The screenplay for The Beaver, written by Kyle Killen (creator/writer of the TV series Lone Star) was on the Blacklist (the annual list of the best unproduced screenplays) in 2008. Foster said she had read it, decided she wanted to direct it, but there was already a director attached. So she just waited for him to drop out. Though Steve Carell and Jim Carrey were both attached at points to play the lead, Mel Gibson is excellent in the role. Despite how you may feel about Mel Gibson personally, you will be hard pressed to argue that his performance anything short of arresting.

When the credits rolled (and while hearing several deep sobs from the audience around me), two of my “line friends” said, “I think I liked it…”?

It does have to sit with you for a while as it is not an easy movie to swallow. Since the screening, the consensus I’ve heard is split. People really appreciated it (“liked” doesn’t seem to be the appropriate word) or people just “weren’t comfortable with it” but do not deny the film’s quality. This is exactly how I feel about Sam Mendes’s American Beauty (which The Beaver reminded me of the whole way through). I can respect that.


The Best Indie Rock of 2017

Photo courtesy of Matador Records

The indie rock genre is wide and unwieldy, but the musicians selected here share an awareness of one's place on the cultural-historical timeline.

Indie rock may be one of the most fluid and intangible terms currently imposed upon musicians. It holds no real indication of what the music will sound like and many of the artists aren't even independent. But more than a sonic indicator, indie rock represents a spirit. It's a spirit found where folk songsters and punk rockers come together to dialogue about what they're fed up with in mainstream culture. In so doing they uplift each other and celebrate each other's unique qualities.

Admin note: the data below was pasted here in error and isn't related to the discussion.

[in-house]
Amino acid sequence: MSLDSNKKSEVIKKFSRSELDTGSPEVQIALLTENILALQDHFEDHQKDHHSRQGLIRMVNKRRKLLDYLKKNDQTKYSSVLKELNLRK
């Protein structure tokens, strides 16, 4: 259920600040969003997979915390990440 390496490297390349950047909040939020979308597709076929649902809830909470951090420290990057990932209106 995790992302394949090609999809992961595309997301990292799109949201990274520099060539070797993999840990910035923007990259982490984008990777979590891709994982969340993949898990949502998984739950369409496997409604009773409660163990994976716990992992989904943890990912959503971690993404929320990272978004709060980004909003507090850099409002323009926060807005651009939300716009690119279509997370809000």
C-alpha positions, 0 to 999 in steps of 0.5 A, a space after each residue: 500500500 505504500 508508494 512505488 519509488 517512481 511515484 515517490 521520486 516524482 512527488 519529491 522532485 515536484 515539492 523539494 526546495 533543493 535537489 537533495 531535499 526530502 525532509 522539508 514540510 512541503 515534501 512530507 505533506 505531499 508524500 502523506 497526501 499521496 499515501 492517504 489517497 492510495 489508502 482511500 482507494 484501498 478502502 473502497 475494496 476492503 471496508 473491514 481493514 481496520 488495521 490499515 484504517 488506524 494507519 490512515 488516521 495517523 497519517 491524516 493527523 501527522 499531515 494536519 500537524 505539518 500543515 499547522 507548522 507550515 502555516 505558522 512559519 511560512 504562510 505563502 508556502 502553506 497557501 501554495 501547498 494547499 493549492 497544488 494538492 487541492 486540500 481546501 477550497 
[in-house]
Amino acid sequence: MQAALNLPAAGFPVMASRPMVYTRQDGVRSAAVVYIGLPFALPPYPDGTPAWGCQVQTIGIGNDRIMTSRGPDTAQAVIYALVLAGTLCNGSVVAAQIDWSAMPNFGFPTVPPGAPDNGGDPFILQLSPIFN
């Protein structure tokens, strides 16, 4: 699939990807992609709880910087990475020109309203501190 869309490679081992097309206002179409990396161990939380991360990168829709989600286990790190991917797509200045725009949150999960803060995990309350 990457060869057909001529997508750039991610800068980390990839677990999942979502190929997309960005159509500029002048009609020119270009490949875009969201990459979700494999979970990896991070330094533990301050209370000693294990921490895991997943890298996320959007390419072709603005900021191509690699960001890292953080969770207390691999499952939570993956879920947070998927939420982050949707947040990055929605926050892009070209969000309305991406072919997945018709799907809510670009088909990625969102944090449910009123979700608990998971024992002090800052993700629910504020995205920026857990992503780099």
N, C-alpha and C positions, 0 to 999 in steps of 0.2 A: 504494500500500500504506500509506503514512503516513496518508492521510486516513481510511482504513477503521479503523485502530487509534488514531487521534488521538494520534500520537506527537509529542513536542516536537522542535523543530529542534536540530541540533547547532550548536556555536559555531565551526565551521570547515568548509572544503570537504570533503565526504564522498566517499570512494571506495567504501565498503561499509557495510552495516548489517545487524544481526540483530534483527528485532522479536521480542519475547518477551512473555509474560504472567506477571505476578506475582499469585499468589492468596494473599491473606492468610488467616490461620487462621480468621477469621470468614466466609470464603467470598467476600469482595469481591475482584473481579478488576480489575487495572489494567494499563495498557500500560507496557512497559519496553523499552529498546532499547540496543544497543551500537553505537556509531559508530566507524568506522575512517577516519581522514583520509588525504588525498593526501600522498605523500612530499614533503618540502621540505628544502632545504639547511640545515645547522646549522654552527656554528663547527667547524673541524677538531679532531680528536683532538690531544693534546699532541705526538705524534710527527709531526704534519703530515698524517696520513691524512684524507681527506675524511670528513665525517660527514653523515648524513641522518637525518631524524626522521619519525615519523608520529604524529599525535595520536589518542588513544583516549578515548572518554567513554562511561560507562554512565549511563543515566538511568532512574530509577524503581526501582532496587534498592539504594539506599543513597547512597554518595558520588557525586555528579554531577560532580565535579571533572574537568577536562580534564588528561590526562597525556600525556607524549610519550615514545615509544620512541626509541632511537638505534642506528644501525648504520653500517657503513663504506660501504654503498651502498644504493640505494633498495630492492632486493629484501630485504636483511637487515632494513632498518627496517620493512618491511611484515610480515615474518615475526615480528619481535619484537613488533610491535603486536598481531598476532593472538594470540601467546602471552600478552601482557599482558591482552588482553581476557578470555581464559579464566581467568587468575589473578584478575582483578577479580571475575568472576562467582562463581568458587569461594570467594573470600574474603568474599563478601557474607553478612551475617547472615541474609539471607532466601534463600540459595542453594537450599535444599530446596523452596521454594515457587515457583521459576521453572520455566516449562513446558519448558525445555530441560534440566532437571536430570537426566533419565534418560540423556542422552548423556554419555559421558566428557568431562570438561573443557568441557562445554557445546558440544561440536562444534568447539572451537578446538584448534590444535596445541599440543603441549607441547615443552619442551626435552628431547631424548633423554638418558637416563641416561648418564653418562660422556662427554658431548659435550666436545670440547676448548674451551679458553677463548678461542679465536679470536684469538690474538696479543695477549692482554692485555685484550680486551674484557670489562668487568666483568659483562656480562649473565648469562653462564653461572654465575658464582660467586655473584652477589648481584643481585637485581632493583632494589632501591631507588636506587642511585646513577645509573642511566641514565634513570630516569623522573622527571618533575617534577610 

With that in mind, our list of 2017's best indie rock albums ranges from melancholy to upbeat, defiant to uplifting, serious to seriously goofy. As always, it's hard to pick the best ten albums that represent the year, especially in such a broad category. Artists like King Gizzard & the Lizard Wizard had a heck of a year, putting out four albums. Although they might fit nicer in progressive rock than here. Artists like Father John Misty don't quite fit the indie rock mold in our estimation. Foxygen, Mackenzie Keefe, Broken Social Scene, Sorority Noise, Sheer Mag... this list of excellent bands that had worthy cuts this year goes on. But ultimately, here are the ten we deemed most worthy of recognition in 2017.

Keep reading... Show less

From genre-busting electronic music to new highs in the ever-evolving R&B scene, from hip-hop and Americana to rock and pop, 2017's music scenes bestowed an embarrassment of riches upon us.

60. White Hills - Stop Mute Defeat (Thrill Jockey)